The Military Nature and Threat of Iran’s Nuclear Program

The Military Nature and Threat of Iran's Nuclear Program

The Islamic Republic of Iran has gone to great lengths to assert the "peaceful" nature of its nuclear program. Official rhetoric from the Iranian government casts Western powers as "nuclear monopolists" who unfairly prevent Iran from building peaceful research reactors and medical isotopes. However, the facts unequivocally demonstrate that the Iranian nuclear program is military in nature. The Iranian regime has kept its nuclear program clandestine, barred IAEA (International Atomic Energy Agency) inspectors and enriched uranium to levels far surpassing the requirements for a peaceful nuclear program. Above all, Iran’s official support for terrorist organizations, brutal human rights abuses at home and bellicose posture against the West render it unable to be trusted with the serious responsibility of independently developing nuclear energy. Iran currently has stockpiled enough low enriched uranium (LEU) to construct at least two nuclear weapons.

Iran’s nuclear program has long been clandestine in nature. As early as May 1979, sources report that a Khomeini official told an Iranian energy specialist that it was his "duty to build the atomic bomb for the Islamic Republic Party." Iran continued clandestine development throughout the 1980s, launching a centrifuge enrichment program between 1985 and 1987 that was undeclared until August 2003. Between 1988 and 1993, Iran carried out plutonium separation experiments; around the same time Iran was also suspected of cooperation with North Korea in uranium exploration and mining. In 1992, the CIA stopped an Iranian attempt to purchase four nuclear warheads from Kazakhstan. Throughout the 1990s, Iran received "significant assistance" (including designs for "advanced and efficient" weapons components) from Pakistani black-market proliferator A.Q. Khan. In November 1999, an Iranian-born Swedish university student was convicted of smuggling technology to Iran that could be used to trigger nuclear weapons.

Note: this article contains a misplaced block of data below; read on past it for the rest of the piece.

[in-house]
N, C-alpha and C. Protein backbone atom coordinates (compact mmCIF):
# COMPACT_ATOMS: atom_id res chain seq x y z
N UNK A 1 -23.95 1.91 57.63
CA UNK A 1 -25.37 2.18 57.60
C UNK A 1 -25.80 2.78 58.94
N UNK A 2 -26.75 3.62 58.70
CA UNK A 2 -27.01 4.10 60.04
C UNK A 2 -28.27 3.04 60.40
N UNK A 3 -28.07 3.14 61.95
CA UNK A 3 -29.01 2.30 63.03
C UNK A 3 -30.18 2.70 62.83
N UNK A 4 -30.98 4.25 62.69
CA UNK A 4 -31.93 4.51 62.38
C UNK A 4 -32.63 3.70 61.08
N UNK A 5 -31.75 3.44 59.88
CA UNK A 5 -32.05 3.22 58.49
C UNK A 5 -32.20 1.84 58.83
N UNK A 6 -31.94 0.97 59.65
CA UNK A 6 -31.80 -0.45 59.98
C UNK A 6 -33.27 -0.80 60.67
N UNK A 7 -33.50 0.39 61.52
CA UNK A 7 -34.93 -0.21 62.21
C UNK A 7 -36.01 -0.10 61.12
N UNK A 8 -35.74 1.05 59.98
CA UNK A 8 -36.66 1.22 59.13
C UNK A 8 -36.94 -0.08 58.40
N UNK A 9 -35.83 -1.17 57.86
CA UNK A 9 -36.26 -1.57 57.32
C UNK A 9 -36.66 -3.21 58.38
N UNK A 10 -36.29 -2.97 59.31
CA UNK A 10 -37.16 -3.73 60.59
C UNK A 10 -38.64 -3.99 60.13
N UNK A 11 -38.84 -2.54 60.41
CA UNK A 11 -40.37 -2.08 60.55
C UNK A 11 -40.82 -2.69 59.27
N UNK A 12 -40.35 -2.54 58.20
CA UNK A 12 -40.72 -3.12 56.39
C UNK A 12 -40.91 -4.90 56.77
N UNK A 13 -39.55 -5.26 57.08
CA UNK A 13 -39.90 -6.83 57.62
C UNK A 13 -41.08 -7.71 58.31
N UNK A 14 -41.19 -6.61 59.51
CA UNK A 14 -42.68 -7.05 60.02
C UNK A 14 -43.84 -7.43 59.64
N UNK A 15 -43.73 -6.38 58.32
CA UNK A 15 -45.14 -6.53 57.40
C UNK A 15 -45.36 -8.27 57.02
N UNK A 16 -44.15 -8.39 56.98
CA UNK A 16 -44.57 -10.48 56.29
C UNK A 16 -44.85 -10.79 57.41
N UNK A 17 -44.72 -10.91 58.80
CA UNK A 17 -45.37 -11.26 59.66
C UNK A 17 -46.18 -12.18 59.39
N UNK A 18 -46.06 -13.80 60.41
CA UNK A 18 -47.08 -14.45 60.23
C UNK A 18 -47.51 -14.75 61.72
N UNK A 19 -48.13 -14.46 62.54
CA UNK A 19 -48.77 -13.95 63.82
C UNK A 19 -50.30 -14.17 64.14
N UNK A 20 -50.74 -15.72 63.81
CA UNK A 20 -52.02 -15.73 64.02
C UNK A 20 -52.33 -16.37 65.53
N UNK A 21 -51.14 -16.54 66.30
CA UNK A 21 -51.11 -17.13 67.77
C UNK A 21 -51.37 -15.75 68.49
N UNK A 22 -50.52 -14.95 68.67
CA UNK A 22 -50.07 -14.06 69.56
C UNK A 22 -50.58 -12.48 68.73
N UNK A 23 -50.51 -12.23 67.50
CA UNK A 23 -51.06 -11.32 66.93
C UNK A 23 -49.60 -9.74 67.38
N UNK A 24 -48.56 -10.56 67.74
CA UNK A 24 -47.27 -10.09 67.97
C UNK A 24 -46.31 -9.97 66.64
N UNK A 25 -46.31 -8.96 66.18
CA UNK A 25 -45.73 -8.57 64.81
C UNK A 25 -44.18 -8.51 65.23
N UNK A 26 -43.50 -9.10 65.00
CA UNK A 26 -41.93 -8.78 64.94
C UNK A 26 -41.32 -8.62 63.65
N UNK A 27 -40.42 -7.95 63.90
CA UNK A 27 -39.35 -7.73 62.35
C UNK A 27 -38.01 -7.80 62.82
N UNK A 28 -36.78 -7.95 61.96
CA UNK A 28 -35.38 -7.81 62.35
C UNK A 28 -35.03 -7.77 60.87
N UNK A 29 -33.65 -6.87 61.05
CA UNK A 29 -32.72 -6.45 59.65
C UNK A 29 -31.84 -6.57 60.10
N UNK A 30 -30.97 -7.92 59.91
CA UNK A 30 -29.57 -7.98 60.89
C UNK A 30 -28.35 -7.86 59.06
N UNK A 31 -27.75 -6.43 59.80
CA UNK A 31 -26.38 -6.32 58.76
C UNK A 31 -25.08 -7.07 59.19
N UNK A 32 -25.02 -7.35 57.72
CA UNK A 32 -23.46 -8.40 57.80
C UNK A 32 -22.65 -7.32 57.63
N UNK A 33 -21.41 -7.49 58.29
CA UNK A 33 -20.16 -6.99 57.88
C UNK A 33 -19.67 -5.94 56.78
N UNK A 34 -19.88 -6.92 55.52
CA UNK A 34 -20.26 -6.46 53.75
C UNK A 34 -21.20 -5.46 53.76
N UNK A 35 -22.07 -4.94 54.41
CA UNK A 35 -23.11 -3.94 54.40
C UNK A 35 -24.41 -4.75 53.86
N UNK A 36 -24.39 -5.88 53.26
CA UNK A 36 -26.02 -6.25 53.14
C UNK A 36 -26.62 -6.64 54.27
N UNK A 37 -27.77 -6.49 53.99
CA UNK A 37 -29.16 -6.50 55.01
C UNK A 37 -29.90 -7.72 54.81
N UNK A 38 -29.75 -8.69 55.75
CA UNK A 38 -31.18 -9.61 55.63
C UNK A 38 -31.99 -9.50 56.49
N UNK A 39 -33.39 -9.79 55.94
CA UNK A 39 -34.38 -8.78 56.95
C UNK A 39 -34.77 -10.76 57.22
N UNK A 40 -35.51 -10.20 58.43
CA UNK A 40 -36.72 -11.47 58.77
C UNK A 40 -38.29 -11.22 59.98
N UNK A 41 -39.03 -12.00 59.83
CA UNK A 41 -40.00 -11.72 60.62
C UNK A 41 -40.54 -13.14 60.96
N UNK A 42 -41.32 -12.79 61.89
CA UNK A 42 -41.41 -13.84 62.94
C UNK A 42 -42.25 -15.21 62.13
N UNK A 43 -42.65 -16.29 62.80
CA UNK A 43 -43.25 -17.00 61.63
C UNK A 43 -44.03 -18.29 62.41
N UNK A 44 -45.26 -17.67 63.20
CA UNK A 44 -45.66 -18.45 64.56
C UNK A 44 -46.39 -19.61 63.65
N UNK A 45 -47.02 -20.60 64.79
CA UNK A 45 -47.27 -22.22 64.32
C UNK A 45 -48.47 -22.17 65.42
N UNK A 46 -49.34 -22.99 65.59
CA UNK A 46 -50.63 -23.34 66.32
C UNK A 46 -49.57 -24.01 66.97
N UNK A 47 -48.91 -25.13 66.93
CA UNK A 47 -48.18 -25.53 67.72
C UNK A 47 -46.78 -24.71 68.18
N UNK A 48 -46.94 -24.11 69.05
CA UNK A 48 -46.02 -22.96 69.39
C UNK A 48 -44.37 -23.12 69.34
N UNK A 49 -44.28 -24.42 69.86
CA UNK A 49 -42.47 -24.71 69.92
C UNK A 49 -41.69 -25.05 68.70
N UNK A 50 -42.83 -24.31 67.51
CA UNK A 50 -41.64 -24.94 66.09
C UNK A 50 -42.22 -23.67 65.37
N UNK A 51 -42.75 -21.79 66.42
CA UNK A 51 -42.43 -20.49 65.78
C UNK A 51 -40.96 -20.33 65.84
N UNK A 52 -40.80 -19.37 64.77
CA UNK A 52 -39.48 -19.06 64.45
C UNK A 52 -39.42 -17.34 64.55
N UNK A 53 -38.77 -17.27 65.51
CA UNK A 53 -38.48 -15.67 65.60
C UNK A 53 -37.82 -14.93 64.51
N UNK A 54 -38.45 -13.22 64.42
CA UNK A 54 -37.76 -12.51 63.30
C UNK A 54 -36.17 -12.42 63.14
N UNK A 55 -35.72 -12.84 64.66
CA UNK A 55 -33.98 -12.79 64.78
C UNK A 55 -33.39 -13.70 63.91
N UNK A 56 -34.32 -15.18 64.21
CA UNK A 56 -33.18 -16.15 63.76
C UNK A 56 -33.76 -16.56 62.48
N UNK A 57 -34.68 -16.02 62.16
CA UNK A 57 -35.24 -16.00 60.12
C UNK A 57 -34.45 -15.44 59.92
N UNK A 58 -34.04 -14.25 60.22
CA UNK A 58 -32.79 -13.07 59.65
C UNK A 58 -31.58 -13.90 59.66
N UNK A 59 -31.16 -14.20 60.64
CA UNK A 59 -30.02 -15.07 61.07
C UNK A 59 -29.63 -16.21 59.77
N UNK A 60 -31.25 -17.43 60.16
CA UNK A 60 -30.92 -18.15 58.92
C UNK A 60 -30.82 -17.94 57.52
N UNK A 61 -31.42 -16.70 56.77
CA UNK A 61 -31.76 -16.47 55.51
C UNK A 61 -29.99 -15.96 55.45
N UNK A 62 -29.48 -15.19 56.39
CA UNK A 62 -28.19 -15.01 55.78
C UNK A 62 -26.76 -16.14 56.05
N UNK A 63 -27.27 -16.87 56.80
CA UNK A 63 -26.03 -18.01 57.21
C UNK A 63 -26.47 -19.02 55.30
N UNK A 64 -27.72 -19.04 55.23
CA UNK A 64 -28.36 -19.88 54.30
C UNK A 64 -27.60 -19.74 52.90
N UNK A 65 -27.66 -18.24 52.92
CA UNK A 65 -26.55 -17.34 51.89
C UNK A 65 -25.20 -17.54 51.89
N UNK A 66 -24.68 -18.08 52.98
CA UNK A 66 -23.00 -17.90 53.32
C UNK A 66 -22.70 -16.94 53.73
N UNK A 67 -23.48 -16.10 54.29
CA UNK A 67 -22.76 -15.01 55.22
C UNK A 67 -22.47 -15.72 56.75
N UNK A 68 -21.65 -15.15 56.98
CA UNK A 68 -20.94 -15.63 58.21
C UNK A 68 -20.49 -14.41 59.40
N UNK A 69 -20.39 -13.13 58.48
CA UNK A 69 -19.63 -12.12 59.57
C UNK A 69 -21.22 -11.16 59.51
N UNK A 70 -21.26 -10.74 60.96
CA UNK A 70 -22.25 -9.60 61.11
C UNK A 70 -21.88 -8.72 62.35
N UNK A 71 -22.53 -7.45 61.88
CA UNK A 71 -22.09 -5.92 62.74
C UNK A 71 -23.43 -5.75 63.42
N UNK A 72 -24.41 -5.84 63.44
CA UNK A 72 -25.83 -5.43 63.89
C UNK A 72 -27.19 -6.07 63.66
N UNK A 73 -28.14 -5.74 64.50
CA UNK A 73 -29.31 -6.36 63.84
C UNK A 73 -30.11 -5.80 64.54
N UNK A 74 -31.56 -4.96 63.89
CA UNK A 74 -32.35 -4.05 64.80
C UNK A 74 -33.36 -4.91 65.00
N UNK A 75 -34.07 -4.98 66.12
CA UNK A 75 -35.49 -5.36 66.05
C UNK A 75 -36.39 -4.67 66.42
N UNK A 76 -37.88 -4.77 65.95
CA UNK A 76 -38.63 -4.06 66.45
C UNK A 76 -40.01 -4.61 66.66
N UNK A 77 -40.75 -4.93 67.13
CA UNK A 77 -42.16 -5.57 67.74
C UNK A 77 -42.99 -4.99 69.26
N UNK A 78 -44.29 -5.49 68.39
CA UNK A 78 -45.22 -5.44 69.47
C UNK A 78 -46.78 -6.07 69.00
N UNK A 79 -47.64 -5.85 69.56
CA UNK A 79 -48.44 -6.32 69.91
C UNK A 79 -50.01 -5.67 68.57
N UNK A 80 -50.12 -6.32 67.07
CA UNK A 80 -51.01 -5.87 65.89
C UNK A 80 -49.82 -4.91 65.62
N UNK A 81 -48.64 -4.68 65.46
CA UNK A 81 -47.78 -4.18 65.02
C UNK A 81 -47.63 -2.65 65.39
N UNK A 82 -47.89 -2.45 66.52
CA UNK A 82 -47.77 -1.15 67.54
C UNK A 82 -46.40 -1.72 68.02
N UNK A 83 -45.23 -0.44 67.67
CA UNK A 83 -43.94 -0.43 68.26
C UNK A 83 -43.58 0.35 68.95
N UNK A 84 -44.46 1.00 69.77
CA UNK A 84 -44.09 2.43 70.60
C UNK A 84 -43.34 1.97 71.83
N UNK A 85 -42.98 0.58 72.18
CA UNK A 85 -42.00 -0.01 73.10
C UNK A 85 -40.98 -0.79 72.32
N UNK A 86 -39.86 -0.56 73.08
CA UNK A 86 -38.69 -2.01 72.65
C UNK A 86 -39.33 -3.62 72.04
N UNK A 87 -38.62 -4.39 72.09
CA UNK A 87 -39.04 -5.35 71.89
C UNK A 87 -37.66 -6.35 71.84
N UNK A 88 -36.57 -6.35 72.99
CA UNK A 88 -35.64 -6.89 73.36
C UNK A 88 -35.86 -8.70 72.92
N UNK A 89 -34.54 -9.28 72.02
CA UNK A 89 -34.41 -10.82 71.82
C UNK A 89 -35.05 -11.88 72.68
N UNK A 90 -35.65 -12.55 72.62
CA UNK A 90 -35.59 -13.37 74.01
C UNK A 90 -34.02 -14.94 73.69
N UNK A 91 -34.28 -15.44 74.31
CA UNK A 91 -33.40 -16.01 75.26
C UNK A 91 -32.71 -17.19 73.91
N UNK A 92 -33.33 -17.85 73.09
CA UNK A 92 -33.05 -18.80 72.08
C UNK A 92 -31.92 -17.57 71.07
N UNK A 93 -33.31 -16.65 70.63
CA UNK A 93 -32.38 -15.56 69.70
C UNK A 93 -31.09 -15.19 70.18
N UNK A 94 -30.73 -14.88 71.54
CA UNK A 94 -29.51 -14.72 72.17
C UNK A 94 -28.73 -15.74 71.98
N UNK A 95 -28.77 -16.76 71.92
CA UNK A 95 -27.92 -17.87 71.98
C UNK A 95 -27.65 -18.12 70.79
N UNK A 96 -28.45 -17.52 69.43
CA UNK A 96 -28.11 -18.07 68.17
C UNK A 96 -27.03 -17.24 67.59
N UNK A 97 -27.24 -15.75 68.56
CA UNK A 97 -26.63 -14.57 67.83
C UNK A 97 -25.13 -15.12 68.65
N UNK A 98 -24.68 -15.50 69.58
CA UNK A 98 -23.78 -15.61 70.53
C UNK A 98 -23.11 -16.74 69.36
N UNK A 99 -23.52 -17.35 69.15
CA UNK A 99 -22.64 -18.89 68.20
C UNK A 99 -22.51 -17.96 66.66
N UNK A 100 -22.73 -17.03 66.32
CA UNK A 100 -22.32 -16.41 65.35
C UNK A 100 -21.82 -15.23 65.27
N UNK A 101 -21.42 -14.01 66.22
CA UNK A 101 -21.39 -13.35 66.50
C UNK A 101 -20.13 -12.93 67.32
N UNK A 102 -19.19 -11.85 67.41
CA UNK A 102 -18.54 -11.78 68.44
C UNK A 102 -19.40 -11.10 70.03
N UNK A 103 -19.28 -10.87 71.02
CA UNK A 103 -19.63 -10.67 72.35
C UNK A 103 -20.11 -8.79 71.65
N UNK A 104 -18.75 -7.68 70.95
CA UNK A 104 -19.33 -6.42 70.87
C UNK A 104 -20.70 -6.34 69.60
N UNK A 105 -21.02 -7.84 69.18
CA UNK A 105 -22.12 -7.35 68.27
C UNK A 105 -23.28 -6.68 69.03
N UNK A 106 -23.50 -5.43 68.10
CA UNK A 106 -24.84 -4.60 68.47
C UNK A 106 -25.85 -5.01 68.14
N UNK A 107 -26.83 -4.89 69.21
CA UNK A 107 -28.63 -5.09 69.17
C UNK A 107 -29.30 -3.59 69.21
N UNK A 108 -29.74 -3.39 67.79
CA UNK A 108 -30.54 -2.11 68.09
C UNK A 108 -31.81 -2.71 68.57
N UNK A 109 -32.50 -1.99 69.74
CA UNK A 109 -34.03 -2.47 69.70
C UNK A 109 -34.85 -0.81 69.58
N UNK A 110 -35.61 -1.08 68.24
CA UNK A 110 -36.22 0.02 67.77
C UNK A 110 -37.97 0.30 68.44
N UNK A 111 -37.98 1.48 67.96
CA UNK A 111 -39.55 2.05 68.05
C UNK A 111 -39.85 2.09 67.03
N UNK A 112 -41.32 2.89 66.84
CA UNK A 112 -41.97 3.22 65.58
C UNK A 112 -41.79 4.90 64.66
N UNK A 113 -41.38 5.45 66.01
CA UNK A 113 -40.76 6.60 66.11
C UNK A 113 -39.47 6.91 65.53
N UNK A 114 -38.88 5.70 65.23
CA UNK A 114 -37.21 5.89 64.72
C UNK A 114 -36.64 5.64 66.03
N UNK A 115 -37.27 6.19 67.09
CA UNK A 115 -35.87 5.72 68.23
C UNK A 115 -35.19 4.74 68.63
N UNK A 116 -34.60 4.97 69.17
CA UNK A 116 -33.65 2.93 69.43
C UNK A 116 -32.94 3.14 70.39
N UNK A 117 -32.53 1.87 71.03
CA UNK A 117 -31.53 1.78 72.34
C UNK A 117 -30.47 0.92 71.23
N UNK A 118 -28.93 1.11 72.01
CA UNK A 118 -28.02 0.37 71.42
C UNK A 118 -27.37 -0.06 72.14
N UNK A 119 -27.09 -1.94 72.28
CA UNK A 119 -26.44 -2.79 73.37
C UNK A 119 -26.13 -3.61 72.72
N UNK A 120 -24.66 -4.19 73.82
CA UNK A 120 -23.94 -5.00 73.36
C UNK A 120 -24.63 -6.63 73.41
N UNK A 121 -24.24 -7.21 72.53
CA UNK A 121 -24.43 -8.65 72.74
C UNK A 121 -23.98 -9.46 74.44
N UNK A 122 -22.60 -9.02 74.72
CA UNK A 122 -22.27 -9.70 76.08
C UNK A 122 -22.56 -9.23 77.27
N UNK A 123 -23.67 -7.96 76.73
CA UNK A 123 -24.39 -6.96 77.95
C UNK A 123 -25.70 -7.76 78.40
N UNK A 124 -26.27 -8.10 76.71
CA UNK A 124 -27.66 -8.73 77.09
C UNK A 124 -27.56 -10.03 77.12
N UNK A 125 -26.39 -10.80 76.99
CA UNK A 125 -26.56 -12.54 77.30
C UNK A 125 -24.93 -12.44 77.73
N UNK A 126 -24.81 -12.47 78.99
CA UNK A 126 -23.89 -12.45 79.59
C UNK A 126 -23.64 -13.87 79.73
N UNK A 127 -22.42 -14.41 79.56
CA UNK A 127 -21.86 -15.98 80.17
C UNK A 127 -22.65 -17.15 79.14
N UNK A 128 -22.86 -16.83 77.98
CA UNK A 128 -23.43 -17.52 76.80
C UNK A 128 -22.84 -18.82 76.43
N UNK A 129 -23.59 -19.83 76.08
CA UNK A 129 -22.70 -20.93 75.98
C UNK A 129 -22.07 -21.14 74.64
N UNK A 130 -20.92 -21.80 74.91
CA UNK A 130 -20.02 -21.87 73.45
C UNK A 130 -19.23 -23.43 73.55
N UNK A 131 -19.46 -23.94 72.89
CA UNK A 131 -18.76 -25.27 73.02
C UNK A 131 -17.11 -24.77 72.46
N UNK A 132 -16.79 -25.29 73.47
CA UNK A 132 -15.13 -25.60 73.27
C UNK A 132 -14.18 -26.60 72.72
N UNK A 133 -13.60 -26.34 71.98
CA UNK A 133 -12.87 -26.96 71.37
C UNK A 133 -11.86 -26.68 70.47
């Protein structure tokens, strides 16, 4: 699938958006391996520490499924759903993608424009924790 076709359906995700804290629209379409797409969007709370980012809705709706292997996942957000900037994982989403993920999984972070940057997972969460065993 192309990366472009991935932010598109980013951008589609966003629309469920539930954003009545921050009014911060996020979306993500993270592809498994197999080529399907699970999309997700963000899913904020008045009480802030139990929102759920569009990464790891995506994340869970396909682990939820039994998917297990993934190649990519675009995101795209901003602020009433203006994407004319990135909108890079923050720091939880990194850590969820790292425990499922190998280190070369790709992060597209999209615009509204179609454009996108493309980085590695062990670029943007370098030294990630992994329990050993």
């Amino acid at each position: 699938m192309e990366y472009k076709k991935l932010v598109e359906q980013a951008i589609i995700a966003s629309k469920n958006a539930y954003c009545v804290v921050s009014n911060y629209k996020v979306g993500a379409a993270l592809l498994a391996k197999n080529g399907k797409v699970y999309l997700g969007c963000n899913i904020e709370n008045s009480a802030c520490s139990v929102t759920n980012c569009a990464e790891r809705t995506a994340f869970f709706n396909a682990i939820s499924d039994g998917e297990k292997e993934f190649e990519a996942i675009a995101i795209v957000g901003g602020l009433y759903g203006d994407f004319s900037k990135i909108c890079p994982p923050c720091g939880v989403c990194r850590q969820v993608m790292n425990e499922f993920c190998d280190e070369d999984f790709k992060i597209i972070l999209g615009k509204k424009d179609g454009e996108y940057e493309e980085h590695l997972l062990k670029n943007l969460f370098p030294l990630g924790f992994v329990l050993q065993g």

2003 was a watershed year for Iran’s clandestine weapons program. On May 27, an Iranian opposition group, the National Council of Resistance of Iran (NCRI), revealed the existence of several clandestine nuclear facilities in Iran, including an enrichment facility at Natanz, a heavy-water production plant under construction at Arak, and "the names of individuals and front companies involved in Iran’s clandestine nuclear program." An IAEA report released in 2004 asserted that between February and October 2003 "Iran took a number of steps intended to conceal the origin, source and extent of [its] enrichment programme." In 2009, Iran admitted to the existence of yet another secret facility located outside the city of Qom, which is capable of housing 3,000 centrifuges—not enough to power a reactor, yet sufficient to produce high-enriched uranium for a nuclear weapon. Despite four rounds of UN sanctions calling on Iran to halt its uranium enrichment activities since 2006, the Iranian regime continues to defy the international community.